a = 2 aa = 4 aaa = 7 aaab = 12 aaabb = 14 aaabbb = 16 aaabbbb = 7

a = 2 aa = 4 aab = 9 aaba = 12

a = 2 aa = 4 aab = 9 aabb = 11 aabba = 14

a = 2 aa = 4 aab = 9 aabb = 11 aabbb = 15 aabbba = 16

a = 2 aa = 4 aab = 9 aabb = 11 aabbb = 15 aabbbb = 4

a = 2 ab = 6 aba = 9

a = 2 ab = 6 abb = 8 abba = 11

a = 2 ab = 6 abb = 8 abbb = 13 abbba = 15

a = 2 ab = 6 abb = 8 abbb = 13 abbbb = 2

b = 3 ba = 6

b = 3 bb = 5 bba = 8

b = 3 bb = 5 bbb = 10 bbba = 13

b = 3 bb = 5 bbb = 10 bbbb = 1

function DanDisplayTree

a = 3 aa = 5 aaa = 10 aaaa = 1

a = 3 aa = 5 aaa = 10 aaab = 13 aaaba = 2

a = 3 aa = 5 aaa = 10 aaab = 13 aaabb = 15 aaabba = 4

a = 3 aa = 5 aaa = 10 aaab = 13 aaabb = 15 aaabbb = 16 aaabbba = 7

a = 3 aa = 5 aaa = 10 aaab = 13 aaabb = 15 aaabbb = 16 aaabbbb = 10

a = 3 aa = 5 aab = 8 aaba = 13

a = 3 aa = 5 aab = 8 aabb = 11 aabba = 15

a = 3 aa = 5 aab = 8 aabb = 11 aabbb = 14 aabbba = 16

a = 3 aa = 5 aab = 8 aabb = 11 aabbb = 14 aabbbb = 5

a = 3 ab = 6 aba = 8

a = 3 ab = 6 abb = 9 abba = 11

a = 3 ab = 6 abb = 9 abbb = 12 abbba = 14

a = 3 ab = 6 abb = 9 abbb = 12 abbbb = 3

b = 2 ba = 6

b = 2 bb = 4 bba = 9

b = 2 bb = 4 bbb = 7 bbba = 12

b = 2 bb = 4 bbb = 7 bbbb = 1

gap>

I plan to work on a function which compares trees and then on a clever choice of generators for a Cayley Table. I have several ideas to reduce the number of generators combinations to study before being able to demonstrate that 2 tables are isomorphic or not till a maximum order which I hope will be more than 128.

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With Internet, human kind created a new library of babel. Actually this library is still small but growing rapidly. In his novel (La biblioteca de Babel) Borges spoke about a library containing all books that could be written with an alphabet of 22 letters, the period, the comma and the space. Actually such a library already exists and it’s not internet. Moreover there is not one library of this type, but a lot.

No idea ?

I am speaking about irrational numbers. In their infinity of decimals one can find all the books which has been written and who will be written in the future. Each irrational contains in its list of decimals the torah, the bible and the coran (to respect the chronological order) somewhere. Moreover what I am writing actually is somewhere else, not in one irrational but in all irrationals. Just think about it.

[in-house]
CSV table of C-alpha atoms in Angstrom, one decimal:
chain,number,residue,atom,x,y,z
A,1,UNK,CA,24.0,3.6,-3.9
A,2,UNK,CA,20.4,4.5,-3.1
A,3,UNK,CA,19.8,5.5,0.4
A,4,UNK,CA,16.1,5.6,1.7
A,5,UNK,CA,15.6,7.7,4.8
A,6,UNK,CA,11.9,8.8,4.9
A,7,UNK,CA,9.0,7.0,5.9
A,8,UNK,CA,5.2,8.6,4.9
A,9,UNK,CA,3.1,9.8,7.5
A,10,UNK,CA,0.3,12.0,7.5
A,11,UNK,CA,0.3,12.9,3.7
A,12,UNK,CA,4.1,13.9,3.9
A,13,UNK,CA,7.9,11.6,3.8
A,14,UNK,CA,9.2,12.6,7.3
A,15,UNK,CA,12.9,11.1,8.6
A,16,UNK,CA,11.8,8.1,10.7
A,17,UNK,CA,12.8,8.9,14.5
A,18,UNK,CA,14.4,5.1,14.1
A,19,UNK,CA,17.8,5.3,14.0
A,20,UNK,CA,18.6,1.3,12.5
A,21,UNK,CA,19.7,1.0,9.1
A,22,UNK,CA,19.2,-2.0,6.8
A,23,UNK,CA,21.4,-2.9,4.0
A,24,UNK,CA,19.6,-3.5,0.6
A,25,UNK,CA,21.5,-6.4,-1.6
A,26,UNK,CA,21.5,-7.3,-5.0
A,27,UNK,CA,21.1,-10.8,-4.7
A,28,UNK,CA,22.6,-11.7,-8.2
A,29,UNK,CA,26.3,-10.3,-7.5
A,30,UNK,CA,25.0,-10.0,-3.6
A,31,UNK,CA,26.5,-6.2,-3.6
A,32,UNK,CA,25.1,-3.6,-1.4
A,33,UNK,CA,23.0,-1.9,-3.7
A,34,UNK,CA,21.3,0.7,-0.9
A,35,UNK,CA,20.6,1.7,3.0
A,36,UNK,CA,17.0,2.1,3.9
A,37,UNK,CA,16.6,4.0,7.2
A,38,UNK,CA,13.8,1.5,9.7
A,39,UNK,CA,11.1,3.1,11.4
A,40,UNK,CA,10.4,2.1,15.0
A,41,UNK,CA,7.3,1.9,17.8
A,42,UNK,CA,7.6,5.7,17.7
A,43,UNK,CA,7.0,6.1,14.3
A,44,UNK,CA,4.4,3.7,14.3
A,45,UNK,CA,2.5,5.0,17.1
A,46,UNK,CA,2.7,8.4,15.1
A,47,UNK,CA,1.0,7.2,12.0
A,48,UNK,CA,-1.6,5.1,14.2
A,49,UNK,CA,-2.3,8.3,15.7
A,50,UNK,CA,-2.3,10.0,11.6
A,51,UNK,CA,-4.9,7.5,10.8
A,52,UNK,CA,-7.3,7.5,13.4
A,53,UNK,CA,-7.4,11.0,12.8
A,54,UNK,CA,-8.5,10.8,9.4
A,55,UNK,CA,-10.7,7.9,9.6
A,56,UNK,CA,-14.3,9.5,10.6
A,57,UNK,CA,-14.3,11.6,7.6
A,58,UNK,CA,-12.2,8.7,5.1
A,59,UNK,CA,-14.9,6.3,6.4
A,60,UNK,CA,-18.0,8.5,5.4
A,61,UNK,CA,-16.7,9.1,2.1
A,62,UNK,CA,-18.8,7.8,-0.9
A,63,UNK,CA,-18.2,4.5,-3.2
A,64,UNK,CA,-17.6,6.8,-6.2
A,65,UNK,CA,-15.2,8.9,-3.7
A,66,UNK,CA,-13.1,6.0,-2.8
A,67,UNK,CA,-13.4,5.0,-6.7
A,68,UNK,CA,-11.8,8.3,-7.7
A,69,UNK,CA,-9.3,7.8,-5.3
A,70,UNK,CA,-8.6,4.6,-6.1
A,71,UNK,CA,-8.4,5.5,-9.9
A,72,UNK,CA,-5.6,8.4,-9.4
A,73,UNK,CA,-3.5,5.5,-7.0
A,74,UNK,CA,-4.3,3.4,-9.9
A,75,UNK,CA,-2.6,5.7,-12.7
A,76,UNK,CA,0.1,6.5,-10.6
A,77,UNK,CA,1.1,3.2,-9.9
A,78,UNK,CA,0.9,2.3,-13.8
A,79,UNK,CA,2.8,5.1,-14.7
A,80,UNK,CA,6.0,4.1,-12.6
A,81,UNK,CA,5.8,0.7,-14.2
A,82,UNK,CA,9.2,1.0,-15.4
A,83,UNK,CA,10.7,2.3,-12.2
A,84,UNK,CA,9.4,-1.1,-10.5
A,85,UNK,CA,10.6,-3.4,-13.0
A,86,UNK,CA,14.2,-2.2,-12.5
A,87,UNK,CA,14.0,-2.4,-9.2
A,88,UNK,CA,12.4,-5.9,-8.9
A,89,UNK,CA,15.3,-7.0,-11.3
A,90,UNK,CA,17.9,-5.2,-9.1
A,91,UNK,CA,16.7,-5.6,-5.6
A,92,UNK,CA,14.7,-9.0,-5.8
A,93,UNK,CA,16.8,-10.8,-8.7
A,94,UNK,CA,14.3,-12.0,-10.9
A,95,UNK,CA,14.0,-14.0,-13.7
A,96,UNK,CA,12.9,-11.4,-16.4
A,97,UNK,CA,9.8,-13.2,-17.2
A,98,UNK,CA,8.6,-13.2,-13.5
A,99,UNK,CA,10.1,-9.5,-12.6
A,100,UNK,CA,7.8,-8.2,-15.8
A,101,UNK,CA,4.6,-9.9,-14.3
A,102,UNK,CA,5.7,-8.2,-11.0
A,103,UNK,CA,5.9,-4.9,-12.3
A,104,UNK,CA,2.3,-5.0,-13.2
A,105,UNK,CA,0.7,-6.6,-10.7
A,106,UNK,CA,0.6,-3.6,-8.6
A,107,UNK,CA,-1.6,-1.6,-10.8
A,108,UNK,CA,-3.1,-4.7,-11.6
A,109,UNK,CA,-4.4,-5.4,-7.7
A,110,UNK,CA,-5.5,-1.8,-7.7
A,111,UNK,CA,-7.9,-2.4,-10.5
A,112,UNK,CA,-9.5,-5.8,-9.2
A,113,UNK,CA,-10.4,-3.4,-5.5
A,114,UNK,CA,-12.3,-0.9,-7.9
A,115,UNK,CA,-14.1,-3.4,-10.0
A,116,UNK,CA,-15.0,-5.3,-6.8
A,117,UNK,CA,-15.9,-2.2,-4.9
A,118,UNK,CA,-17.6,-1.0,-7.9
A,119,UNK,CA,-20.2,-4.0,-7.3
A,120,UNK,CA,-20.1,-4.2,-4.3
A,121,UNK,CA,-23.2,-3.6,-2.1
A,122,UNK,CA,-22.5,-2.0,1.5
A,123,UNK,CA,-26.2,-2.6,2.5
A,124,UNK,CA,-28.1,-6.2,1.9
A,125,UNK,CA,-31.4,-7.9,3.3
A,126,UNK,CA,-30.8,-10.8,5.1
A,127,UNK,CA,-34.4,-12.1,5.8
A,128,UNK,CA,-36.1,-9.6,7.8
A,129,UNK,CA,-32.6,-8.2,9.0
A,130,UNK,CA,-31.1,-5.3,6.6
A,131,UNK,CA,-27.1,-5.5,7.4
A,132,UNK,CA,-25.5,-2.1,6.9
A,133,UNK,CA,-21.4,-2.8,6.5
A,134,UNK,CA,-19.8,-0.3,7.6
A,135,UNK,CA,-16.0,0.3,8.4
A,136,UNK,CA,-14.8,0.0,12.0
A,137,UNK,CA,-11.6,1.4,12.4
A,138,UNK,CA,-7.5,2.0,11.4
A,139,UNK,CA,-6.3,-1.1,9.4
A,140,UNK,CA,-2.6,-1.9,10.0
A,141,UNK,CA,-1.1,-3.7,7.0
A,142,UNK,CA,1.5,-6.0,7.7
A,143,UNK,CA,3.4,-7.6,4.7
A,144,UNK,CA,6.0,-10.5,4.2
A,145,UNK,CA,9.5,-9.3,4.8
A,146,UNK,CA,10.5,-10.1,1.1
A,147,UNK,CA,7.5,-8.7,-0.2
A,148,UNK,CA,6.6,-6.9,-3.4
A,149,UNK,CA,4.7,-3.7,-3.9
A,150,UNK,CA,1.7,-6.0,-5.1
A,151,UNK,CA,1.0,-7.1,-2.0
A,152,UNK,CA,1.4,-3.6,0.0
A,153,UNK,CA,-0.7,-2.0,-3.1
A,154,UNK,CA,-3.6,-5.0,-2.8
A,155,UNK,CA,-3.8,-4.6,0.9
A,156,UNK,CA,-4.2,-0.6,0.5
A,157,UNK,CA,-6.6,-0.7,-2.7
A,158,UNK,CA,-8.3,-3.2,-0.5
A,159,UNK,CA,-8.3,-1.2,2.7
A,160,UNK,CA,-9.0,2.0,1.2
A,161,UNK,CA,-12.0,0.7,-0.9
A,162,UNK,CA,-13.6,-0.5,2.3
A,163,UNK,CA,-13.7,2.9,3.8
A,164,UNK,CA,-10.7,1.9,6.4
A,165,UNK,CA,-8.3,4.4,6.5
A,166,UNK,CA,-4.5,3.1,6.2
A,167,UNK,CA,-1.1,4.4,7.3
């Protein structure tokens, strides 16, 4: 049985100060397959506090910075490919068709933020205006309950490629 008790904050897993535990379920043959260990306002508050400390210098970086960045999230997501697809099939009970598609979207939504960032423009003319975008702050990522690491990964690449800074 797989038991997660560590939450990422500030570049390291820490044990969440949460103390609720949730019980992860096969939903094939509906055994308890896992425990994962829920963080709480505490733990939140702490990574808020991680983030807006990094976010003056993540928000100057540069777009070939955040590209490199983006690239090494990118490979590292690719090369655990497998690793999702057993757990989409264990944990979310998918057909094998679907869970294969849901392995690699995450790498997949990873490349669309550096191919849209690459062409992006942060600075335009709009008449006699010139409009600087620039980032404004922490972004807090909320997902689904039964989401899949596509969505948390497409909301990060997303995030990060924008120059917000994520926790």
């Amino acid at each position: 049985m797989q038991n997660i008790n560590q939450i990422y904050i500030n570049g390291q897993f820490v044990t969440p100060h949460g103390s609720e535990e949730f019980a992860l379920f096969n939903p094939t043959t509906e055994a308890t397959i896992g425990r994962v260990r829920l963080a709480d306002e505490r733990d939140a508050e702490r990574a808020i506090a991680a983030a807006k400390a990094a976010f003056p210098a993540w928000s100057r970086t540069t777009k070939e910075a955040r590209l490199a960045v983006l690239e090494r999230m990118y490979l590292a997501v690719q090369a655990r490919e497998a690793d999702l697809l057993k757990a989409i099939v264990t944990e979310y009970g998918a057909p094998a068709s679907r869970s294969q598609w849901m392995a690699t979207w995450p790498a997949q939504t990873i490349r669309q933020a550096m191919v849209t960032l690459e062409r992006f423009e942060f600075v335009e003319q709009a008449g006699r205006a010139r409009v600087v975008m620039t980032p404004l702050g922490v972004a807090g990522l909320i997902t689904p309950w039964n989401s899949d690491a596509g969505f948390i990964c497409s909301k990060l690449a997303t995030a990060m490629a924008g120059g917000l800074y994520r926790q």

Whatever I added 3 links to myblog. They illustrate perfectly the richness of Internet nowadays.

The first one added “Magmas, Loops and Monoids” is a wonderful introduction to the most simple algebraic structures. It was written by Konrad Voelkel, a PHD student.

The second link added is an aggregator of mathematical blogs, to keep in touch with what is written in the mathematical world.

The third link added is arxiv. Just have a look if you don’t know it

]]>In fact, after having found something possibly interesting (object, property or conjectures), I immediately search for articles or books on the same subject or on subjects which are linked one way or another with the idea I have. This is the most fundamental lesson you learn when you do a PHD: “study what has been done before you”. Know who has written what, and read it.

Sometimes, the idea I have, has been explored nicely and completely by others. Sometimes I do not find any article, so I explore the concept the more I can, before discovering that the subject has been long studied and that I didn’t know the terms (the vocabulary) to use to find the articles on this subject. Sometimes, I’m not able to explore the idea I have. It’s too complicated (at least for me). And sometimes it’s an original idea. Original does not mean great. Most of the time the idea I have, is not a great one. However when I understand it, I still enjoy having learned something, even it is unsignificant, even if it’s a tiny step, because it always indicates me where could be some other steps.

For example, triangles in groups are not a great idea, however I know when they occur (I demonstrated it) and most importantly when they do not occur. In this cases, can I find some other special symmetries ?